Dimple Abichandani, former Executive Director of General Service Foundation and one of the Collaborative’s “founding mothers,” summarized this contradiction well at ENTERTAINCHANGE: Philanthropy, the Collaborative’s 2019 gathering of 100-plus narrative change funders. “​​If we’re trying to change the ocean, why are we measuring the drops? We need to measure the ocean.”

The most common evaluation approach is to focus evaluation efforts on measuring the “drops” in the ocean — a singular story, film, television show, or impact campaign. It is extremely important to evaluate and, most importantly, learn from those initiatives in relation to the goals, and scale, of those individual efforts. But to understand if and how enduring narrative change is happening, we need to track and evaluate both the drops as well as how they add up to the transformation of a narrative ocean over time.

2. There isn’t a shared approach that accounts for the diversity of narrative change methodologies and strategies.

There are at least two key reasons for this.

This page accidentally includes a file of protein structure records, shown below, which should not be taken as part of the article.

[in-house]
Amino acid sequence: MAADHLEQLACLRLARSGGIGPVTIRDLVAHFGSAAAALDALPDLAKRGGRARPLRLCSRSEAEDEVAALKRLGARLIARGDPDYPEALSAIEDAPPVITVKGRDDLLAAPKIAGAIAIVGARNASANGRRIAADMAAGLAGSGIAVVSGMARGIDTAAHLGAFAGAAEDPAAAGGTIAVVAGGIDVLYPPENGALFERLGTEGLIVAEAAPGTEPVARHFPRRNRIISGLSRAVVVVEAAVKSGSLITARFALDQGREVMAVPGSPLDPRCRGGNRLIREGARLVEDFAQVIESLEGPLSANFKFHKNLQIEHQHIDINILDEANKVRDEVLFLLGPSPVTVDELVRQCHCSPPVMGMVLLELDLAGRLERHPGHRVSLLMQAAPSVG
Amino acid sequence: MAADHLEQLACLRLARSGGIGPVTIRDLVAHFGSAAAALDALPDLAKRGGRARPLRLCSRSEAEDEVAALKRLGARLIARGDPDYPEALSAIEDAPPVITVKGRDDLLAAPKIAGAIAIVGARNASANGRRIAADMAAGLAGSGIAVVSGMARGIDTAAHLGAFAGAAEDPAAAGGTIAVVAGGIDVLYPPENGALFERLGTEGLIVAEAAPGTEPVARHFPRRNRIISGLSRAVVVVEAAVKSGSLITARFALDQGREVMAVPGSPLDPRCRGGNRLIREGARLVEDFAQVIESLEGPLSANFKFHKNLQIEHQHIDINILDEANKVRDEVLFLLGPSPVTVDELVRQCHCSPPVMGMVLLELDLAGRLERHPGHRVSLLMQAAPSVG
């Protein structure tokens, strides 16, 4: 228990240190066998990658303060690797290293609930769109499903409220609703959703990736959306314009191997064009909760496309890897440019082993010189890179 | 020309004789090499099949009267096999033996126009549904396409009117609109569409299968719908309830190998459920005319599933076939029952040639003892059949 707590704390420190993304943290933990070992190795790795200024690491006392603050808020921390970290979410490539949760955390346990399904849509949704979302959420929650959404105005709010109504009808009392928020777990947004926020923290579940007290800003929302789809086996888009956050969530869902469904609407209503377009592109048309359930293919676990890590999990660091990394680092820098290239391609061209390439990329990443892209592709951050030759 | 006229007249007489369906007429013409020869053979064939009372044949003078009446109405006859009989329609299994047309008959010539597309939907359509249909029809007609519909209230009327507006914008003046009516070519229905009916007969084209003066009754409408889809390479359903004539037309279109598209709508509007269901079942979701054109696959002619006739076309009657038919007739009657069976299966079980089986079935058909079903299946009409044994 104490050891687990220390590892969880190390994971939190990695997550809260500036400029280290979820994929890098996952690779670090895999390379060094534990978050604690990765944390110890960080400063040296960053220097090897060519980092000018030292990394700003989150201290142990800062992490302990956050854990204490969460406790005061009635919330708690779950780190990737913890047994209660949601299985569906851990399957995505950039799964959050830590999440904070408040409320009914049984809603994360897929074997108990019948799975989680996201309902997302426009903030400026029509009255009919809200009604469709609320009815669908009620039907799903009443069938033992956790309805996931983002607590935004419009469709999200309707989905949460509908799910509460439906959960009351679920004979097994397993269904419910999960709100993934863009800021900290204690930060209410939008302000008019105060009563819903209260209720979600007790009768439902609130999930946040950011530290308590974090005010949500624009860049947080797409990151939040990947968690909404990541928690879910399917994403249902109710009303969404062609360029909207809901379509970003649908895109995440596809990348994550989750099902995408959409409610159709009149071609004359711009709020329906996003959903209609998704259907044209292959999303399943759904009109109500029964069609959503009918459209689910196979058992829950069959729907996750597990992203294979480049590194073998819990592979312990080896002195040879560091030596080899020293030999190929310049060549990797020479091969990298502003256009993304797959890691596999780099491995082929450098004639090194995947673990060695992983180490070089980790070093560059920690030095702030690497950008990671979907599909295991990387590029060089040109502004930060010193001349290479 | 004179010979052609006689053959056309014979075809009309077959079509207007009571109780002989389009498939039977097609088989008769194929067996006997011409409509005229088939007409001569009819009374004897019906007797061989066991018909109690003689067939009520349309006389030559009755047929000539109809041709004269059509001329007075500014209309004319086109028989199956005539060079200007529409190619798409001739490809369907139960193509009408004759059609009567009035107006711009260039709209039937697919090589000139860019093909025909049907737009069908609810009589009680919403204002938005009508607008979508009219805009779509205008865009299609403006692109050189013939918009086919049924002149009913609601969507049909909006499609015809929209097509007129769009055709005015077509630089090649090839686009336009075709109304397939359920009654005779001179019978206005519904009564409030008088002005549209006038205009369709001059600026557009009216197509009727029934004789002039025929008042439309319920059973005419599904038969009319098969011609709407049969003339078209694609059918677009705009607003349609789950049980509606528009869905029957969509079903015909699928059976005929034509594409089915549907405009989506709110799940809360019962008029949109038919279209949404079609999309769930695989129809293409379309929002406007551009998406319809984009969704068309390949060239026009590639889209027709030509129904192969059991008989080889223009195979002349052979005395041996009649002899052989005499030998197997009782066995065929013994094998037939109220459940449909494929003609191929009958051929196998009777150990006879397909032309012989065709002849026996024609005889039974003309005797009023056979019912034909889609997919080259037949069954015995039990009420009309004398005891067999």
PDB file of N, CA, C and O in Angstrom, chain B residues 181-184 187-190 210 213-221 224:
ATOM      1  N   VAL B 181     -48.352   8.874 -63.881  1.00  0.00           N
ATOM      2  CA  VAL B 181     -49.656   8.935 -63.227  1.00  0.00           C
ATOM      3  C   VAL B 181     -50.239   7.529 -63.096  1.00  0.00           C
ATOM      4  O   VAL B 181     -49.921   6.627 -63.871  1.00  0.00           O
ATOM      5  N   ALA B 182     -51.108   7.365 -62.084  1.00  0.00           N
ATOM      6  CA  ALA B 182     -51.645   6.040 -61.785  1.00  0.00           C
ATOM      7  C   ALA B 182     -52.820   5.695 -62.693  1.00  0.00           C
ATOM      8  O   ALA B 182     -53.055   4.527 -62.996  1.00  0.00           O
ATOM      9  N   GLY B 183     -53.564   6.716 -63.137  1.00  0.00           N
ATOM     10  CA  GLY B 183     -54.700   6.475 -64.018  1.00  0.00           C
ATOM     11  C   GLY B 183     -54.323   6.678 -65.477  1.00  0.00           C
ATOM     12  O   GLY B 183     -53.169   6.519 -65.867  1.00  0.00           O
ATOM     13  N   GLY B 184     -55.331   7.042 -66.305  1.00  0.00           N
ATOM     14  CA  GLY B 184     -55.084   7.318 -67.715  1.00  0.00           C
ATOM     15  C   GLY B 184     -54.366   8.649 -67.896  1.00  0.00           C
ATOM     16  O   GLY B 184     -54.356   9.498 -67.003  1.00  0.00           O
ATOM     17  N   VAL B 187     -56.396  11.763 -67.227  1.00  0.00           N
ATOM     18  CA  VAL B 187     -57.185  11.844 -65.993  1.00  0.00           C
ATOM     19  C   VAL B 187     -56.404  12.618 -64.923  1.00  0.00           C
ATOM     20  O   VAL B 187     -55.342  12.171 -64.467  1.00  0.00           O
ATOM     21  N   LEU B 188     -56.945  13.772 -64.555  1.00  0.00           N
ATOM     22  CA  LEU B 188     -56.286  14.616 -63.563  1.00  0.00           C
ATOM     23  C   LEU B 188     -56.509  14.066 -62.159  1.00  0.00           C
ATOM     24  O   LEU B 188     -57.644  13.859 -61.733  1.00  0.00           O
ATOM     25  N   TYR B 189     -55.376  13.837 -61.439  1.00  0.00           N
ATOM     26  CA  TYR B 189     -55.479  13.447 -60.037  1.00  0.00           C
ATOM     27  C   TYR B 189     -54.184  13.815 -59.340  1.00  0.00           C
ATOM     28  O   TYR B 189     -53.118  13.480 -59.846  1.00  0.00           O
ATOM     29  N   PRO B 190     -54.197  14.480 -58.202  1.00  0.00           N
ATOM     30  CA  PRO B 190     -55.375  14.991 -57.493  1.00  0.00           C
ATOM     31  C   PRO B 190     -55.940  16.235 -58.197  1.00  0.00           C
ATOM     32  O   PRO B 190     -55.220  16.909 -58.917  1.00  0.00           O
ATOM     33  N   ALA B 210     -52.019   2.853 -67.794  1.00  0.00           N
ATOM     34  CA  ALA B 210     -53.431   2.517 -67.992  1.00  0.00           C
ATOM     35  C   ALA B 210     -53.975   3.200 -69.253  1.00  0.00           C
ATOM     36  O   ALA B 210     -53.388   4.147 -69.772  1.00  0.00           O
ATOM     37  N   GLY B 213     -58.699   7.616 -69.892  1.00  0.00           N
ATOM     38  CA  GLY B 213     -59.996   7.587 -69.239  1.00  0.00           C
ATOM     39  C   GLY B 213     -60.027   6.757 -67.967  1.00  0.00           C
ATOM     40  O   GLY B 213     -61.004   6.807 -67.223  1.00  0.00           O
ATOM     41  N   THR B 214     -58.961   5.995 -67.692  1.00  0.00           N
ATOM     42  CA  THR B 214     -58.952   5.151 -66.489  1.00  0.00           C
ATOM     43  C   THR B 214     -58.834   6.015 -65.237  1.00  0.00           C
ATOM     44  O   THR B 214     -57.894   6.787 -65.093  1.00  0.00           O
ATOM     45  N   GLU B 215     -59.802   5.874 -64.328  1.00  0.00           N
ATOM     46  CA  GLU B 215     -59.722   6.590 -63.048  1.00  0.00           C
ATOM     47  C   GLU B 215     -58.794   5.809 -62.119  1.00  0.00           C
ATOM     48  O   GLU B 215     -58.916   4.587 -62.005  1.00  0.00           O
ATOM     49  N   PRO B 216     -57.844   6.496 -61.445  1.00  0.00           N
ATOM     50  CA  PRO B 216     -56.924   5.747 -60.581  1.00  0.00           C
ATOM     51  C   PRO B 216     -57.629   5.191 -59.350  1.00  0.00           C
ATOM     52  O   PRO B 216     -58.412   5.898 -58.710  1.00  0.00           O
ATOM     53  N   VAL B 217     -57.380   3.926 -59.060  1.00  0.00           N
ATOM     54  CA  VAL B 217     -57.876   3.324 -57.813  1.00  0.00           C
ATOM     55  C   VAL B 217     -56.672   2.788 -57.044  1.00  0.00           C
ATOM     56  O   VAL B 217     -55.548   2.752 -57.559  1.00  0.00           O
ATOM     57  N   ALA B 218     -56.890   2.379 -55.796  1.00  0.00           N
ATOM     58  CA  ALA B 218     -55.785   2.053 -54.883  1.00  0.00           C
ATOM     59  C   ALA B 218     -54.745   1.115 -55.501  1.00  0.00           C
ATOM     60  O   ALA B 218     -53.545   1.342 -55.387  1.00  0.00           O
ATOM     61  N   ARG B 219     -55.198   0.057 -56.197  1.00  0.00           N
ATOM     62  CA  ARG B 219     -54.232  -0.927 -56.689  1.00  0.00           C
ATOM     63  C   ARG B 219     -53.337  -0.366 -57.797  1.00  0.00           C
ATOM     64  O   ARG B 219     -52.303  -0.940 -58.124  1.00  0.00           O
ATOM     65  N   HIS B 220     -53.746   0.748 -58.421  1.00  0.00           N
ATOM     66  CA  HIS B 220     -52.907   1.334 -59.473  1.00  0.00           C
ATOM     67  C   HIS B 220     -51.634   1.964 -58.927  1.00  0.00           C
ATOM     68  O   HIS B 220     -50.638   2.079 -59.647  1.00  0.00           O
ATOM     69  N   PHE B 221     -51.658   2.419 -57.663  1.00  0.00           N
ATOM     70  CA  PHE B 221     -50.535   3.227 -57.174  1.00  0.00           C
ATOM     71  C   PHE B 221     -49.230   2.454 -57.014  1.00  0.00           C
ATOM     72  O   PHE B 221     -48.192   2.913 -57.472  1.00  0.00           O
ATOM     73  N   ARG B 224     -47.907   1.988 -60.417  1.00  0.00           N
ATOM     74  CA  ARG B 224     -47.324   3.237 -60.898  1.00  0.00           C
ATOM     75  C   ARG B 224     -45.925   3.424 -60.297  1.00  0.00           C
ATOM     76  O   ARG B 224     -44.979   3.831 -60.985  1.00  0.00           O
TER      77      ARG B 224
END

First, while strategic communications and culture change are both types of narrative change work, their evaluation approaches are different (note 1). These two types of work require different types of expertise, strategies, and infrastructure, yet expected outcomes and applied metrics are often conflated. Right now, a mismatch of appropriate impact evaluation metrics is hindering our ability to track and understand the impact of different types of narrative change approaches. If we continue to conflate the two, then we’re setting ourselves up for blurring the learnings, undermining the impact analysis, and limiting the future activation of both narrative change approaches.